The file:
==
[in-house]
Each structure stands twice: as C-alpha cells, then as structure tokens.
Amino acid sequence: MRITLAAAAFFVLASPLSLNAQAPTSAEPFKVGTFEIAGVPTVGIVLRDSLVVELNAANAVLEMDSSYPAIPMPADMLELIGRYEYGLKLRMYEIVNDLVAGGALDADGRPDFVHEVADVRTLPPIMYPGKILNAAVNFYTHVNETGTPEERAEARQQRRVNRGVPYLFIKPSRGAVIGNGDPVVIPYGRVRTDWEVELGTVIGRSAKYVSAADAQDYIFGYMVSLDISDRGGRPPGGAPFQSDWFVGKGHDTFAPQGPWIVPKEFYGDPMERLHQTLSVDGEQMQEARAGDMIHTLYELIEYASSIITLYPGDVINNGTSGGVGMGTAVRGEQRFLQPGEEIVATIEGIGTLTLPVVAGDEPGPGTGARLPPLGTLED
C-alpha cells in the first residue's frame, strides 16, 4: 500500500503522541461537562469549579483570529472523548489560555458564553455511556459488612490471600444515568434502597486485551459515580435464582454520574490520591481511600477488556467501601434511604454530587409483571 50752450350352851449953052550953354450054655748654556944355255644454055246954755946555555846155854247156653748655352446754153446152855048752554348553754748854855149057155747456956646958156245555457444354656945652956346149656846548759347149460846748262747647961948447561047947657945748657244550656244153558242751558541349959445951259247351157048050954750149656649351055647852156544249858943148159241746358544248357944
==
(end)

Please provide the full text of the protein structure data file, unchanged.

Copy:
[in-house]
Each structure stands twice: as C-alpha cells, then as structure tokens.
Amino acid sequence: MRITLAAAAFFVLASPLSLNAQAPTSAEPFKVGTFEIAGVPTVGIVLRDSLVVELNAANAVLEMDSSYPAIPMPADMLELIGRYEYGLKLRMYEIVNDLVAGGALDADGRPDFVHEVADVRTLPPIMYPGKILNAAVNFYTHVNETGTPEERAEARQQRRVNRGVPYLFIKPSRGAVIGNGDPVVIPYGRVRTDWEVELGTVIGRSAKYVSAADAQDYIFGYMVSLDISDRGGRPPGGAPFQSDWFVGKGHDTFAPQGPWIVPKEFYGDPMERLHQTLSVDGEQMQEARAGDMIHTLYELIEYASSIITLYPGDVINNGTSGGVGMGTAVRGEQRFLQPGEEIVATIEGIGTLTLPVVAGDEPGPGTGARLPPLGTLED
C-alpha cells in the first residue's frame, strides 16, 4: 500500500503522541461537562469549579483570529472523548489560555458564553455511556459488612490471600444515568434502597486485551459515580435464582454520574490520591481511600477488556467501601434511604454530587409483571 50752450350352851449953052550953354450054655748654556944355255644454055246954755946555555846155854247156653748655352446754153446152855048752554348553754748854855149057155747456956646958156245555457444354656945652956346149656846548759347149460846748262747647961948447561047947657945748657244550656244153558242751558541349959445951259247351157048050954750149656649351055647852156544249858943148159241746358544248357944